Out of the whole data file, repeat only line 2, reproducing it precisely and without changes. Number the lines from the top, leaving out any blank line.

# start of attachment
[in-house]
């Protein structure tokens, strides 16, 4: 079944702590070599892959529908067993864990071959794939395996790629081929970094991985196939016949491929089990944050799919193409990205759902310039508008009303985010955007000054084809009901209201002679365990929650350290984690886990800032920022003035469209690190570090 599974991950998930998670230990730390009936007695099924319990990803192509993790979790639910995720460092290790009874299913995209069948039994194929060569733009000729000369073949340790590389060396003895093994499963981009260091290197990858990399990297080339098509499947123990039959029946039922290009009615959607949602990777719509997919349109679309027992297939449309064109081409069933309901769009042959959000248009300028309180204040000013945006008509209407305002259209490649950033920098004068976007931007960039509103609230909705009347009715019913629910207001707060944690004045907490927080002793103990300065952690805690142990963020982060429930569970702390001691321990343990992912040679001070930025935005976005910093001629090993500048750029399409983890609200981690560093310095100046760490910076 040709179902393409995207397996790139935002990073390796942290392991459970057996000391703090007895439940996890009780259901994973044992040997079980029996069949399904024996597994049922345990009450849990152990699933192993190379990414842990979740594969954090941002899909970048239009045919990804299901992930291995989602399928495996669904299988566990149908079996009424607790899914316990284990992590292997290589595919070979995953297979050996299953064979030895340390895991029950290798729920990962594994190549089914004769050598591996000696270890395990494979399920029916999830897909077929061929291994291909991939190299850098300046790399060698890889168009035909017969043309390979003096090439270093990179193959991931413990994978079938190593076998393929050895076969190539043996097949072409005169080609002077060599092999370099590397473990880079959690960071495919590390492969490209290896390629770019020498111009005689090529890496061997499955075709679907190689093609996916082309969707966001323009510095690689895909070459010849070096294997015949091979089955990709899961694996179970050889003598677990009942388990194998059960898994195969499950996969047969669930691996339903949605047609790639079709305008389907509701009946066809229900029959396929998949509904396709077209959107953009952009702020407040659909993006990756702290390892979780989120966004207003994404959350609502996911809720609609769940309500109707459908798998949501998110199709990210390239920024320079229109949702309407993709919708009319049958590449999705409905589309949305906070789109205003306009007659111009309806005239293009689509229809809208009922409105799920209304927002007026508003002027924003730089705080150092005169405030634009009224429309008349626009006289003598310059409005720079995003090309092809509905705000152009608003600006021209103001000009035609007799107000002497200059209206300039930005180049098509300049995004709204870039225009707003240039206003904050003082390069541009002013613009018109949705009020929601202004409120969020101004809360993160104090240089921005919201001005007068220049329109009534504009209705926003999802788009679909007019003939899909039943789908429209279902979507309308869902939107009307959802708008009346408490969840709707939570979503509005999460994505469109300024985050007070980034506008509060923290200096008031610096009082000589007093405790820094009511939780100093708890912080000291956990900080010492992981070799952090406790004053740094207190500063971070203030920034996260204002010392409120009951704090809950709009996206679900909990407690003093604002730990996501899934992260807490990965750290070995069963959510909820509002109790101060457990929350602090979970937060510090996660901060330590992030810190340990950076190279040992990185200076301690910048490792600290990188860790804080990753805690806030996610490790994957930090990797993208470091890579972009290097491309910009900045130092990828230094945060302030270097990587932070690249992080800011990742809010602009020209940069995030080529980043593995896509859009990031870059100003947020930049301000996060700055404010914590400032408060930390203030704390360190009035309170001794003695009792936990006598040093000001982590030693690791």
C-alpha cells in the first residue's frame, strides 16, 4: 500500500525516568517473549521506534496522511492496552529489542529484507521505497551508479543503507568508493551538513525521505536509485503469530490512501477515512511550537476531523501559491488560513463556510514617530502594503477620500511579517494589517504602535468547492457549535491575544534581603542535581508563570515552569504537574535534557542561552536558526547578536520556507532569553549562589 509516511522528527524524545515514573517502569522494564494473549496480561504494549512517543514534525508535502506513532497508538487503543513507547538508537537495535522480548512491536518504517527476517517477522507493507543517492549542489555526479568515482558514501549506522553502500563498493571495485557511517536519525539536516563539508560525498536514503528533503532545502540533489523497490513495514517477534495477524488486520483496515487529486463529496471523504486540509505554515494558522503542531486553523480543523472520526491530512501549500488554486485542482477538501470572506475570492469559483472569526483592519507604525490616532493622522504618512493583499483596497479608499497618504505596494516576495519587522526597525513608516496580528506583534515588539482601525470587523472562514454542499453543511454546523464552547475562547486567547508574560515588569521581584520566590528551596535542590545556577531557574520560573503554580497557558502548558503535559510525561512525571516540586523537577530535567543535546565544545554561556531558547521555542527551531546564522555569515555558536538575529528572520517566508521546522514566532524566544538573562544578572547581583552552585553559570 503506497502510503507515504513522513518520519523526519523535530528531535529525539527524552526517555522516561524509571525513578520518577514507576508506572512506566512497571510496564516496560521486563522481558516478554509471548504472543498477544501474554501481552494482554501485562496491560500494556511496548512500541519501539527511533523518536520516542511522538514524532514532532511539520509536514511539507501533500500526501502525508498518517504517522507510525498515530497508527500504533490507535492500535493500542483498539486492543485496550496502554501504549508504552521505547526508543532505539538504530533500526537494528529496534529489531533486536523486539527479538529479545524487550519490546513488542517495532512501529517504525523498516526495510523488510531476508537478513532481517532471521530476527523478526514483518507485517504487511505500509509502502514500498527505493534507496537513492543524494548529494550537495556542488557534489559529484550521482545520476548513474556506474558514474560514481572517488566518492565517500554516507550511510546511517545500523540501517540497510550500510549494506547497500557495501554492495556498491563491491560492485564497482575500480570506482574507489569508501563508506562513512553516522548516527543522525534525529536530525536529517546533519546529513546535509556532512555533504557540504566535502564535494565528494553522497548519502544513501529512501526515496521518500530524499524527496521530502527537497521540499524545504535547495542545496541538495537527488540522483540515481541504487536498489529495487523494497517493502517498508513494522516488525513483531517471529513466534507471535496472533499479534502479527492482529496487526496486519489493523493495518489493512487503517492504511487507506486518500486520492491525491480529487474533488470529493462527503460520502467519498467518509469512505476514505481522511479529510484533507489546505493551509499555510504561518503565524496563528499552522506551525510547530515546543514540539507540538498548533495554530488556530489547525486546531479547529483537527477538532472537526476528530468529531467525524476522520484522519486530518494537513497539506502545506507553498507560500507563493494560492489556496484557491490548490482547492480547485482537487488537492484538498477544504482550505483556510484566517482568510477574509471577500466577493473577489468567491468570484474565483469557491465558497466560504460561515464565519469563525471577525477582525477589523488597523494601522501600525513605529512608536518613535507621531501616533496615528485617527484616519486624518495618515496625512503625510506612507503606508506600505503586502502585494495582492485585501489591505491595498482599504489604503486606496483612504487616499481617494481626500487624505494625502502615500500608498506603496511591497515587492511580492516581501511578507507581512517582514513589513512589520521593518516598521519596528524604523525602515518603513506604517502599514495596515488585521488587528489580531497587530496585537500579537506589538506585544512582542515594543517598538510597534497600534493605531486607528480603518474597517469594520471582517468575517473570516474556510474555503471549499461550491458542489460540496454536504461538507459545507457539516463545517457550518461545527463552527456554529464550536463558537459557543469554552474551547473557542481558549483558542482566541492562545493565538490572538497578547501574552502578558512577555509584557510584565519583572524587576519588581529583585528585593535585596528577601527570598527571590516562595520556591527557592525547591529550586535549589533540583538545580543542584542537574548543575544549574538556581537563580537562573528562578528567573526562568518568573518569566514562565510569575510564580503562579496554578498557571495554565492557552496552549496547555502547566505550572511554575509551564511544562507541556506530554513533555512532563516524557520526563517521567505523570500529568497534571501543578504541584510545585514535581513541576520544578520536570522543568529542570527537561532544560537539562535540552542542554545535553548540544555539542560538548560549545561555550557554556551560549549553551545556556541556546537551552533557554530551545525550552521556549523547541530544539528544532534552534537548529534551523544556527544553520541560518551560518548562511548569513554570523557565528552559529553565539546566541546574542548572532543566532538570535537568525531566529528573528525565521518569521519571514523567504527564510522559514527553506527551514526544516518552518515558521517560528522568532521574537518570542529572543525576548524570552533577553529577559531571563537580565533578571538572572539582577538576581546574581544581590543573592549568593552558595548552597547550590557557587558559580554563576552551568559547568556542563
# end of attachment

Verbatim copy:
């Protein structure tokens, strides 16, 4: 079944702590070599892959529908067993864990071959794939395996790629081929970094991985196939016949491929089990944050799919193409990205759902310039508008009303985010955007000054084809009901209201002679365990929650350290984690886990800032920022003035469209690190570090 599974991950998930998670230990730390009936007695099924319990990803192509993790979790639910995720460092290790009874299913995209069948039994194929060569733009000729000369073949340790590389060396003895093994499963981009260091290197990858990399990297080339098509499947123990039959029946039922290009009615959607949602990777719509997919349109679309027992297939449309064109081409069933309901769009042959959000248009300028309180204040000013945006008509209407305002259209490649950033920098004068976007931007960039509103609230909705009347009715019913629910207001707060944690004045907490927080002793103990300065952690805690142990963020982060429930569970702390001691321990343990992912040679001070930025935005976005910093001629090993500048750029399409983890609200981690560093310095100046760490910076 040709179902393409995207397996790139935002990073390796942290392991459970057996000391703090007895439940996890009780259901994973044992040997079980029996069949399904024996597994049922345990009450849990152990699933192993190379990414842990979740594969954090941002899909970048239009045919990804299901992930291995989602399928495996669904299988566990149908079996009424607790899914316990284990992590292997290589595919070979995953297979050996299953064979030895340390895991029950290798729920990962594994190549089914004769050598591996000696270890395990494979399920029916999830897909077929061929291994291909991939190299850098300046790399060698890889168009035909017969043309390979003096090439270093990179193959991931413990994978079938190593076998393929050895076969190539043996097949072409005169080609002077060599092999370099590397473990880079959690960071495919590390492969490209290896390629770019020498111009005689090529890496061997499955075709679907190689093609996916082309969707966001323009510095690689895909070459010849070096294997015949091979089955990709899961694996179970050889003598677990009942388990194998059960898994195969499950996969047969669930691996339903949605047609790639079709305008389907509701009946066809229900029959396929998949509904396709077209959107953009952009702020407040659909993006990756702290390892979780989120966004207003994404959350609502996911809720609609769940309500109707459908798998949501998110199709990210390239920024320079229109949702309407993709919708009319049958590449999705409905589309949305906070789109205003306009007659111009309806005239293009689509229809809208009922409105799920209304927002007026508003002027924003730089705080150092005169405030634009009224429309008349626009006289003598310059409005720079995003090309092809509905705000152009608003600006021209103001000009035609007799107000002497200059209206300039930005180049098509300049995004709204870039225009707003240039206003904050003082390069541009002013613009018109949705009020929601202004409120969020101004809360993160104090240089921005919201001005007068220049329109009534504009209705926003999802788009679909007019003939899909039943789908429209279902979507309308869902939107009307959802708008009346408490969840709707939570979503509005999460994505469109300024985050007070980034506008509060923290200096008031610096009082000589007093405790820094009511939780100093708890912080000291956990900080010492992981070799952090406790004053740094207190500063971070203030920034996260204002010392409120009951704090809950709009996206679900909990407690003093604002730990996501899934992260807490990965750290070995069963959510909820509002109790101060457990929350602090979970937060510090996660901060330590992030810190340990950076190279040992990185200076301690910048490792600290990188860790804080990753805690806030996610490790994957930090990797993208470091890579972009290097491309910009900045130092990828230094945060302030270097990587932070690249992080800011990742809010602009020209940069995030080529980043593995896509859009990031870059100003947020930049301000996060700055404010914590400032408060930390203030704390360190009035309170001794003695009792936990006598040093000001982590030693690791």